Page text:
Abstract: Four natural bentonites, from Texas, Wyoming, Mexico, and Puerto Rico, have been fractionated by use of a super-centrifuge. The fractions have been investigated for base exchange capacity, apparent density, X-ray diffraction character and gel strengths of their suspensions.
Based on (001) spacings from X-ray diffraction and cation composition from ammonium acetate base exchange data, it was found that upon fractionation, clays of heterogeneous cation composition divide into two groups. Fractions larger than 0.150 micron contain the divalent cations Ca2+-Mg2+, while the finer fractions contain the monovalent cation Na+. Based on indirect evidence provided by X-ray diffraction, particle size fractionation, and gel strength, and correlation of the data with the literature, it is concluded that Na+ clays exist as unit layers in suspensions while Ca2+-Mg2+ particles are aggregates of a few layers.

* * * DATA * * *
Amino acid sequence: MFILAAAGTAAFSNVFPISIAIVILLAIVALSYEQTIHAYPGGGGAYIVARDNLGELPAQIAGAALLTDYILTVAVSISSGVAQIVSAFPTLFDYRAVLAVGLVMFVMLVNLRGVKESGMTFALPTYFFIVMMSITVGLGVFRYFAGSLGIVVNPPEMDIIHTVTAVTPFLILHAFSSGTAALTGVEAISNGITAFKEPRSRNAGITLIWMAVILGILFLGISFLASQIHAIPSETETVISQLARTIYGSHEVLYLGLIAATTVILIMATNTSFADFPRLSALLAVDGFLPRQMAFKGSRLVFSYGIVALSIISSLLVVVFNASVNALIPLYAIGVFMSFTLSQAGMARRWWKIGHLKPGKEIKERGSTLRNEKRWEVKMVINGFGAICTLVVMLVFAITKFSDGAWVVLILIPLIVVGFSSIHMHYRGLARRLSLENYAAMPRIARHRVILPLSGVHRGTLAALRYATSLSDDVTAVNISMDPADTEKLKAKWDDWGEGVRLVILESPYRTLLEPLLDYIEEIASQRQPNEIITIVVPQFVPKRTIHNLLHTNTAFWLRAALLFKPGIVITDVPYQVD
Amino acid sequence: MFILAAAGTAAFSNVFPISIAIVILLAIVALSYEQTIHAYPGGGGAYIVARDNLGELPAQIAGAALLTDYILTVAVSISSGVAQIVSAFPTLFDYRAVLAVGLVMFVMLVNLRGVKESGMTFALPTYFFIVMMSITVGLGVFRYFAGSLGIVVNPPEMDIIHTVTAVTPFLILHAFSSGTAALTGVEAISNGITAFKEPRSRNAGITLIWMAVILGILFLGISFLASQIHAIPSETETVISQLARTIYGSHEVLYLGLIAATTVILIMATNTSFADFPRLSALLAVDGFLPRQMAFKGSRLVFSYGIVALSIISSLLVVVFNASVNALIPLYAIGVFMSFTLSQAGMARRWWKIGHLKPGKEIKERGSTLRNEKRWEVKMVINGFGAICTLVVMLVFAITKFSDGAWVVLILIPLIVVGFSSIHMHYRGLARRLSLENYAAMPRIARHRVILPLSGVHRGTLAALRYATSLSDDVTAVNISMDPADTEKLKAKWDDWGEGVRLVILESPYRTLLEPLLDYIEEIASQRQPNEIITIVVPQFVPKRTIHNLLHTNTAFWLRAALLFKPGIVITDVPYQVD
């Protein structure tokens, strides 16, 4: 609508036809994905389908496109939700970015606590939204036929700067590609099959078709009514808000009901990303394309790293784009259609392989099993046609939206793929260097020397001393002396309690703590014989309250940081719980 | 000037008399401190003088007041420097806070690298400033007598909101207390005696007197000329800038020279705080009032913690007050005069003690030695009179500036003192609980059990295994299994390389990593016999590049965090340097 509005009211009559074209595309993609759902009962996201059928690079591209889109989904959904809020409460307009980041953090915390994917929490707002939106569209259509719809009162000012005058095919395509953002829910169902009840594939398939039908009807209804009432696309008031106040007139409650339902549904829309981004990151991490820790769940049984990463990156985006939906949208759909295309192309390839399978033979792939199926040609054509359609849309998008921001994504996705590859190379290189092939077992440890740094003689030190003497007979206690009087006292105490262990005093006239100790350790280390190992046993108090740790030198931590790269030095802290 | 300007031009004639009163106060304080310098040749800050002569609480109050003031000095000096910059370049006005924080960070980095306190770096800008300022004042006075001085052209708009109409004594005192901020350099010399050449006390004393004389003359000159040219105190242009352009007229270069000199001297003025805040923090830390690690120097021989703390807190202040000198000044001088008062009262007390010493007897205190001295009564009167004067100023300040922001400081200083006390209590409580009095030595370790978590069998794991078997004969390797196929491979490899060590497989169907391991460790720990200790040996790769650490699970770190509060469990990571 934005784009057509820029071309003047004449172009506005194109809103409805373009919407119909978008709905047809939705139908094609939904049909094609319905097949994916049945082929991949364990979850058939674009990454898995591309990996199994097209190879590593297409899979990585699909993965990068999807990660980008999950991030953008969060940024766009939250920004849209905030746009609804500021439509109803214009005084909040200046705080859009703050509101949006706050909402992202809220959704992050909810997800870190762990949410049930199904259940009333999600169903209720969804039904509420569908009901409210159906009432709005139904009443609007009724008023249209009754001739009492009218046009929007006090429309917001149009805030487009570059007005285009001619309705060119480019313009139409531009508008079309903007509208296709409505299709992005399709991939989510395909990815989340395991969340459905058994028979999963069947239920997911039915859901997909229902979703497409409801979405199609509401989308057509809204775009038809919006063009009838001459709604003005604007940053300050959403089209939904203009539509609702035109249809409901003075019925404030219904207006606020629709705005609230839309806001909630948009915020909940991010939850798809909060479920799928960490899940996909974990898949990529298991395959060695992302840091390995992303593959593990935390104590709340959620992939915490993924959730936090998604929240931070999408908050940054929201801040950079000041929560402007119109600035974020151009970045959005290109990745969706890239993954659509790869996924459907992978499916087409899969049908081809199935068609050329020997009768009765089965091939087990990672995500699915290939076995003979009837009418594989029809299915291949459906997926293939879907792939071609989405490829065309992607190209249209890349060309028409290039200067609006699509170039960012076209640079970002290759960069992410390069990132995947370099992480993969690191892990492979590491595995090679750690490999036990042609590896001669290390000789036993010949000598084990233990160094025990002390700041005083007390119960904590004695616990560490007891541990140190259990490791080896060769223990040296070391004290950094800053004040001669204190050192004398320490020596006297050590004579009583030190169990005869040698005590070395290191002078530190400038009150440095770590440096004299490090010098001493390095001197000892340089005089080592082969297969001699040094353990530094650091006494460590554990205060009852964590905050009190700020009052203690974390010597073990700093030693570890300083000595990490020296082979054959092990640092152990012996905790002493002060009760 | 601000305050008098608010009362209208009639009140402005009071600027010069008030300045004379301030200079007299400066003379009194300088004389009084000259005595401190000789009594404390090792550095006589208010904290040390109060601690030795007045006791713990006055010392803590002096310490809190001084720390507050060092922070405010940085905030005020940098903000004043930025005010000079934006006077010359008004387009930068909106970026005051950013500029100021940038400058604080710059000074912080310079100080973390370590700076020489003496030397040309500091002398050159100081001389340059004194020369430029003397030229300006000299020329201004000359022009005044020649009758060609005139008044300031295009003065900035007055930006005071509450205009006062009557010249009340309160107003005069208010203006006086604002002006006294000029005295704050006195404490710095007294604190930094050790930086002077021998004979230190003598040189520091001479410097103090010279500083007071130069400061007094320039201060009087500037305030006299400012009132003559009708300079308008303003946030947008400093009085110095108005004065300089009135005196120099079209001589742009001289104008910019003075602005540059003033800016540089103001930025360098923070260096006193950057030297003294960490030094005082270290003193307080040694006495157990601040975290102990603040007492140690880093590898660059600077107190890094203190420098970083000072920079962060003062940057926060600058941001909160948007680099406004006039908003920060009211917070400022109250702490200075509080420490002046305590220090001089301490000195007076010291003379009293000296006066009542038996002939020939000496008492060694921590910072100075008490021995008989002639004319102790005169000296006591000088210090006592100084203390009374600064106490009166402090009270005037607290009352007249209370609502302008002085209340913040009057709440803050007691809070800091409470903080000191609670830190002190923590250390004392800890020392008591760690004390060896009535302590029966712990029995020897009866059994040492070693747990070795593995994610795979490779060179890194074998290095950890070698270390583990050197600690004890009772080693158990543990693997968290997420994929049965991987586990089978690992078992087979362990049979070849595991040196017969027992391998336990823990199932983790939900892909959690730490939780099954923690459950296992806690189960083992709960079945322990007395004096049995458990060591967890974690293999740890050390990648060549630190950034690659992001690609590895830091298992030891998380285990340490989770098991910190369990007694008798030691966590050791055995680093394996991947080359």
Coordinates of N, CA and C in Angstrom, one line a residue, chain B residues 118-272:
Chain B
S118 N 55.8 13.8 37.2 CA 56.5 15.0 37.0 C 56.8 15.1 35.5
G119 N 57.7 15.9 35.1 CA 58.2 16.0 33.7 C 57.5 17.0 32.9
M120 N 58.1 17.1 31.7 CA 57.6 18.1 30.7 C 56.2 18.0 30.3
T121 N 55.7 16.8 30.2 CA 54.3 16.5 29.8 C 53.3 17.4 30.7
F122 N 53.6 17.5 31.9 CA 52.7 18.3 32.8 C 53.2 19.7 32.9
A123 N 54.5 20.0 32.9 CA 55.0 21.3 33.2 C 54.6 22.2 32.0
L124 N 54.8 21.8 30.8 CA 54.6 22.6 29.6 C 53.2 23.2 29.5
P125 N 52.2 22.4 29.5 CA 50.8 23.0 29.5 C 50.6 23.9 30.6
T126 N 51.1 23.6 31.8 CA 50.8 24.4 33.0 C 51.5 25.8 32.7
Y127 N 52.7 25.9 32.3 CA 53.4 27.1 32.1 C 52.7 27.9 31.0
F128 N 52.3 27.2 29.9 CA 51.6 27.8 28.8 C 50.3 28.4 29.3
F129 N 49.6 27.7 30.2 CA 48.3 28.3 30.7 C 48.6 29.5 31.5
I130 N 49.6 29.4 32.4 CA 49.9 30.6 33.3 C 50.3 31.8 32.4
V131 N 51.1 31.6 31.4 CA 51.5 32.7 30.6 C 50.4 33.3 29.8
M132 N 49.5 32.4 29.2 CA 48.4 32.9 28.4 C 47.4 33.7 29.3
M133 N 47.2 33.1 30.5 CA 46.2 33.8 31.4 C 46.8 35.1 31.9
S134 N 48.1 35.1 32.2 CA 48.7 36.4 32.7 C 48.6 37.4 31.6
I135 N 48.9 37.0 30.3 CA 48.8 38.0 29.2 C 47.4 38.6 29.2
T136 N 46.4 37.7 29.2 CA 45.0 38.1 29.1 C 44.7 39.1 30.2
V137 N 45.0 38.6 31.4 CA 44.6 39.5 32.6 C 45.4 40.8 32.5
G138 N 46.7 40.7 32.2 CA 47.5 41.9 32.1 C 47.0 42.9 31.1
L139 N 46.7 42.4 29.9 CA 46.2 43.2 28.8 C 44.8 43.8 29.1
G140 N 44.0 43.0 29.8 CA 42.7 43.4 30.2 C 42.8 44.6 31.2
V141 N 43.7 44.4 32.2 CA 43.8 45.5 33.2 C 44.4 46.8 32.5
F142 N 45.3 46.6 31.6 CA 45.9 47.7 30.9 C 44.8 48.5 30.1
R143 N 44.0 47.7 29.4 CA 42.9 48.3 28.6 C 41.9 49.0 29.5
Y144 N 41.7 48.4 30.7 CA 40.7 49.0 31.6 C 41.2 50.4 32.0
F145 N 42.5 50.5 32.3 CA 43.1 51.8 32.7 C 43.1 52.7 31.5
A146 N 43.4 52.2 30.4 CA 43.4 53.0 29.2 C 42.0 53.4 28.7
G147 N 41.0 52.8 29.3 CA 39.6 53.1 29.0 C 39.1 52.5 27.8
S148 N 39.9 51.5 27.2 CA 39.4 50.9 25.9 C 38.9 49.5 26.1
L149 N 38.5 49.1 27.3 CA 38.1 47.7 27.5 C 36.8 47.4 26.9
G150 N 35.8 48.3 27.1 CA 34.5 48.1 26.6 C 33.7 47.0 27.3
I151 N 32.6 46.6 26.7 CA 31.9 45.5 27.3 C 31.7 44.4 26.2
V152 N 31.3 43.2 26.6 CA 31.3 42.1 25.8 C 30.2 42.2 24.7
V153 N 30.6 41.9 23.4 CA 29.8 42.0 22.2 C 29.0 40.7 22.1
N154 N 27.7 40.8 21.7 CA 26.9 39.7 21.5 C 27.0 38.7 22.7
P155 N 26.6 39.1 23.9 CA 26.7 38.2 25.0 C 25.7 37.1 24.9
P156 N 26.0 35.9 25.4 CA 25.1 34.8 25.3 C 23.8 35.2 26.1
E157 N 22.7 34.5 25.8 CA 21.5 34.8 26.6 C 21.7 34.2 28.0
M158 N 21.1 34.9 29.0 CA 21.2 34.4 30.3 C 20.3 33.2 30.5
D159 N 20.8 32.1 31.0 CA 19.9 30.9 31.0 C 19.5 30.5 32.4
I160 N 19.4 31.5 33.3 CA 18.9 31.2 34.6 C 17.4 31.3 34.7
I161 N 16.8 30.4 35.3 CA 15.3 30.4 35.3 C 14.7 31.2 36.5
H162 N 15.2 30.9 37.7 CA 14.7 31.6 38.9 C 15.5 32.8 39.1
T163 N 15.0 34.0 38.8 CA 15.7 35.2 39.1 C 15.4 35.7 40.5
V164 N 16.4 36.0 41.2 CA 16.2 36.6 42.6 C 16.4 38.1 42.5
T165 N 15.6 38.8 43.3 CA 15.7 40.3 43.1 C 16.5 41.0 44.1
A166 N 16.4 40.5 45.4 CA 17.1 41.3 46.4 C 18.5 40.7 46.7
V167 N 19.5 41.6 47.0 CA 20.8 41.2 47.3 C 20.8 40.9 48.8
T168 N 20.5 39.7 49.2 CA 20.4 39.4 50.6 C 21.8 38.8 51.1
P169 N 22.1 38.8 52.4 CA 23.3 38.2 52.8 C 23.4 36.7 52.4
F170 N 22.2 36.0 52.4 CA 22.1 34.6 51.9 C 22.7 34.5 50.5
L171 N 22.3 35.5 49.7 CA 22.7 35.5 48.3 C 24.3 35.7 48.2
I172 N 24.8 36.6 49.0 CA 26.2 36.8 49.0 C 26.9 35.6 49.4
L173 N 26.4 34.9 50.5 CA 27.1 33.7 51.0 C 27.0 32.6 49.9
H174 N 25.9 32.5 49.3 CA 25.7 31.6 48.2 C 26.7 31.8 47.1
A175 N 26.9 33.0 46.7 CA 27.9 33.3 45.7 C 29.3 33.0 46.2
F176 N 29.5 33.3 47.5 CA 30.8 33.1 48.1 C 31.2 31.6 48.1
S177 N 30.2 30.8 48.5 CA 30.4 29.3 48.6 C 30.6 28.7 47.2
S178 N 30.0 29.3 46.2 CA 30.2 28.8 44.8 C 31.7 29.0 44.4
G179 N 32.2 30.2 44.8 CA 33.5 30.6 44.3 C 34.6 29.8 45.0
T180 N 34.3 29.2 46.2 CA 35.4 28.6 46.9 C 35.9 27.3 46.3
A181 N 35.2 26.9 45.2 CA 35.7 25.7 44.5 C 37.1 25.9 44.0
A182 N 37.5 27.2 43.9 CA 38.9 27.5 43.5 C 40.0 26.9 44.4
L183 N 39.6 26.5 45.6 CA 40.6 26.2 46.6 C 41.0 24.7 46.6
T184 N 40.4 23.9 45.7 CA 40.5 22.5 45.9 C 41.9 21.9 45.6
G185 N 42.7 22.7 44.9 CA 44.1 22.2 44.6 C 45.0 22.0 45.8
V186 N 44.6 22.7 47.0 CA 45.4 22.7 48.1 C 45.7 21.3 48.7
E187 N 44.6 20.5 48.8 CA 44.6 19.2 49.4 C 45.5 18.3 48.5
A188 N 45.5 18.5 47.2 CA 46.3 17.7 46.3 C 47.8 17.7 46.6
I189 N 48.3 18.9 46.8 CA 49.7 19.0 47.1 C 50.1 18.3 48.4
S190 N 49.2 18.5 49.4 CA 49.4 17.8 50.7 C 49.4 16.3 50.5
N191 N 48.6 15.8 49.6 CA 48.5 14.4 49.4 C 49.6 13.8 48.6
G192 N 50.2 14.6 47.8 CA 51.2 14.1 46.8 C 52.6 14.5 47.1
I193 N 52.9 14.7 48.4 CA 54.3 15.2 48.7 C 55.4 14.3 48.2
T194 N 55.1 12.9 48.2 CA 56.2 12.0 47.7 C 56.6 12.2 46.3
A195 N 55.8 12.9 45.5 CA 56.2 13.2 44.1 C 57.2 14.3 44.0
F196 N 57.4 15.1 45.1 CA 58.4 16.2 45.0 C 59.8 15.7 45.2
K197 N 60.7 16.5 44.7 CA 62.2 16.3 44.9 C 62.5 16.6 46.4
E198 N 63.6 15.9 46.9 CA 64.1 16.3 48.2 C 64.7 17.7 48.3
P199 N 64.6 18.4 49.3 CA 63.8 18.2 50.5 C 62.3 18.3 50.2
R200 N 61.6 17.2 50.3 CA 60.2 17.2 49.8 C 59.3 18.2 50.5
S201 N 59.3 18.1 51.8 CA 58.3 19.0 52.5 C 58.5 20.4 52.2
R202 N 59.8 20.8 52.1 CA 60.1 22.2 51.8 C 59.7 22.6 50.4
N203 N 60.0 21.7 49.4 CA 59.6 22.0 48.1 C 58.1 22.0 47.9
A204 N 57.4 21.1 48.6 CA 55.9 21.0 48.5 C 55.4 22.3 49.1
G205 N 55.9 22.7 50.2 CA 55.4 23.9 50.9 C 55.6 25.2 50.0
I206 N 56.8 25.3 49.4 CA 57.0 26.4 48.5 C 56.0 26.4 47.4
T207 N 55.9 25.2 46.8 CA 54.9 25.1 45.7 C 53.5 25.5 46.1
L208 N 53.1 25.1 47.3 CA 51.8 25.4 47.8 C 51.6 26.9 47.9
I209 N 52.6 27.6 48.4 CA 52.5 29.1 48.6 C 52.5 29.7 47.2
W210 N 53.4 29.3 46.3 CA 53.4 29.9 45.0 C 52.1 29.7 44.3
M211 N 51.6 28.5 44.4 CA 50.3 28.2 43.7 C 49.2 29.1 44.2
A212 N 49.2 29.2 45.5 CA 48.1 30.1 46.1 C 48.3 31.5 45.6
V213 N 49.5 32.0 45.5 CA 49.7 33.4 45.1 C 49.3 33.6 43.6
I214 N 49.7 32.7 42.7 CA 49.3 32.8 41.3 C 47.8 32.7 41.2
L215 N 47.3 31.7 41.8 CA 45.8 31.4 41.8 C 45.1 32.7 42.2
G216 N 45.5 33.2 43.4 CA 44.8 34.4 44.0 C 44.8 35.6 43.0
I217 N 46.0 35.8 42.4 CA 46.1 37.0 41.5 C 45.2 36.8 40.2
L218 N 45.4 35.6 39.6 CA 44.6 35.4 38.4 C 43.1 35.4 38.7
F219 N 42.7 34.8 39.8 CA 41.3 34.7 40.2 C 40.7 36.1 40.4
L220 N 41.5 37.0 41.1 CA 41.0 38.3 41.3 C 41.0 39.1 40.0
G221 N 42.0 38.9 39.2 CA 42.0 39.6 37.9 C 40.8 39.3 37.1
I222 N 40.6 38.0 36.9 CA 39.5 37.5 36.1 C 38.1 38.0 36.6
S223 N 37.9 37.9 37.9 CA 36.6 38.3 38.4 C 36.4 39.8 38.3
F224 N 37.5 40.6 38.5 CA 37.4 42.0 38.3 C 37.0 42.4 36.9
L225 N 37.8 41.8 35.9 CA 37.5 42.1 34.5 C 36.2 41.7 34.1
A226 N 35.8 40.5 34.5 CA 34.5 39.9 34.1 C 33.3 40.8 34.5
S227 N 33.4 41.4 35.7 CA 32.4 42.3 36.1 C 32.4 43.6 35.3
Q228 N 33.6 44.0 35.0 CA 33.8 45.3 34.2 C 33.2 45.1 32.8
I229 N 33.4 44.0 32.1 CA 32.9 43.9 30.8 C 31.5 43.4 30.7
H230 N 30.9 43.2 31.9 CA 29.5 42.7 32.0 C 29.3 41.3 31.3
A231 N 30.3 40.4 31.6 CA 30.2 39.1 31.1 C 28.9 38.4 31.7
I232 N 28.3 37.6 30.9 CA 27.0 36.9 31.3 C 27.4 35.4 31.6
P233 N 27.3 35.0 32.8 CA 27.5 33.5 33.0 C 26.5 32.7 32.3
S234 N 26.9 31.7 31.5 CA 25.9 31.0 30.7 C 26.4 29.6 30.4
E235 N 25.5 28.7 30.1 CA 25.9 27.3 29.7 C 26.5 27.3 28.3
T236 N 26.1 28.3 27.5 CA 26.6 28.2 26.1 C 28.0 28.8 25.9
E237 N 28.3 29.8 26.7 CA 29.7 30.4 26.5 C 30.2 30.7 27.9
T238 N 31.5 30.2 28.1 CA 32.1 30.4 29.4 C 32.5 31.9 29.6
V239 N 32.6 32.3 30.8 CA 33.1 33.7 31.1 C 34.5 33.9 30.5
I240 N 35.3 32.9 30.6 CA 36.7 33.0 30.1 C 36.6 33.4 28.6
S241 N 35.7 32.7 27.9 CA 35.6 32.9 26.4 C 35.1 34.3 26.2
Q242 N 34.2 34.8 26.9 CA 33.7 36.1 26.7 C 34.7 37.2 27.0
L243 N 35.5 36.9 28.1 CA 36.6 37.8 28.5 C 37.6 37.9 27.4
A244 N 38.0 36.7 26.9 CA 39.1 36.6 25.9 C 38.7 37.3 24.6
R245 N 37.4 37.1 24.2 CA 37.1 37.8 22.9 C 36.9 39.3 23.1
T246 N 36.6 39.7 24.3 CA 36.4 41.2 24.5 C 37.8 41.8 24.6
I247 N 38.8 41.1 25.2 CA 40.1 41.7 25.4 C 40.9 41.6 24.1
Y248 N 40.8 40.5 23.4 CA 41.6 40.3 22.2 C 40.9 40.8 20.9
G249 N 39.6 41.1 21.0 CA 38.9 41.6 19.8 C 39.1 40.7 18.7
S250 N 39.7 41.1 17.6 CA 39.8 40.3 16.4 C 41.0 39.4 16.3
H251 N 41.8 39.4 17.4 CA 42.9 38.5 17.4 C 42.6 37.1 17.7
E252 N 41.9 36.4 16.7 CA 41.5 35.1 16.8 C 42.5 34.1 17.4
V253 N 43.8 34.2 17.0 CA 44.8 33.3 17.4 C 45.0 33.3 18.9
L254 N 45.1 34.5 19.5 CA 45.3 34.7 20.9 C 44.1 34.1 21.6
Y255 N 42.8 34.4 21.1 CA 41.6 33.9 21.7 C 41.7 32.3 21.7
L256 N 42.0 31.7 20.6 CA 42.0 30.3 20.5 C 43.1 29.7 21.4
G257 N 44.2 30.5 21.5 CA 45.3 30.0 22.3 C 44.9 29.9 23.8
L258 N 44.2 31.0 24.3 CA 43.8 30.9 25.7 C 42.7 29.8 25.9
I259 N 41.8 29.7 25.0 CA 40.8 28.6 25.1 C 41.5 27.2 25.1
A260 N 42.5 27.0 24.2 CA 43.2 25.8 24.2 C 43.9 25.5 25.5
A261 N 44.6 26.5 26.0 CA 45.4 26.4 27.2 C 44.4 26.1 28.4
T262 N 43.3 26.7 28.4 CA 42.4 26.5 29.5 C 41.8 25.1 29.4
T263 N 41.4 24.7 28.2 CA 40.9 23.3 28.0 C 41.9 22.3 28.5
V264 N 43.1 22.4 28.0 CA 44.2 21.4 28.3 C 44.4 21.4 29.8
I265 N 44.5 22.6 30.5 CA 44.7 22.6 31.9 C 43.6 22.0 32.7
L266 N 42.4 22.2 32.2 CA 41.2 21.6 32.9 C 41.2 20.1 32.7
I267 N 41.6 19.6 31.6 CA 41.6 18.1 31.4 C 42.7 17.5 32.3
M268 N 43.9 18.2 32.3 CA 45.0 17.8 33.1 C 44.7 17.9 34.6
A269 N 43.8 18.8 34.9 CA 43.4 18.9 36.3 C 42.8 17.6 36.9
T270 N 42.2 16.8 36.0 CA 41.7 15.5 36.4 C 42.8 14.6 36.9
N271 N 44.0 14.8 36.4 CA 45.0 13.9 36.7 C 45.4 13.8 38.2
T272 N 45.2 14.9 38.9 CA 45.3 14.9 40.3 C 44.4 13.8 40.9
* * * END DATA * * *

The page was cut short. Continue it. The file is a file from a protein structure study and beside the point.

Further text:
Base exchange capacity and density were found to be independent of particle size.
A new structure is postulated and proposed for aqueous montmorillonite gels. This structure, descriptively called “hinge,” comprises clay particles oriented randomly to form a network in which each particle is hinged to other particles through sharing of bound particle-water.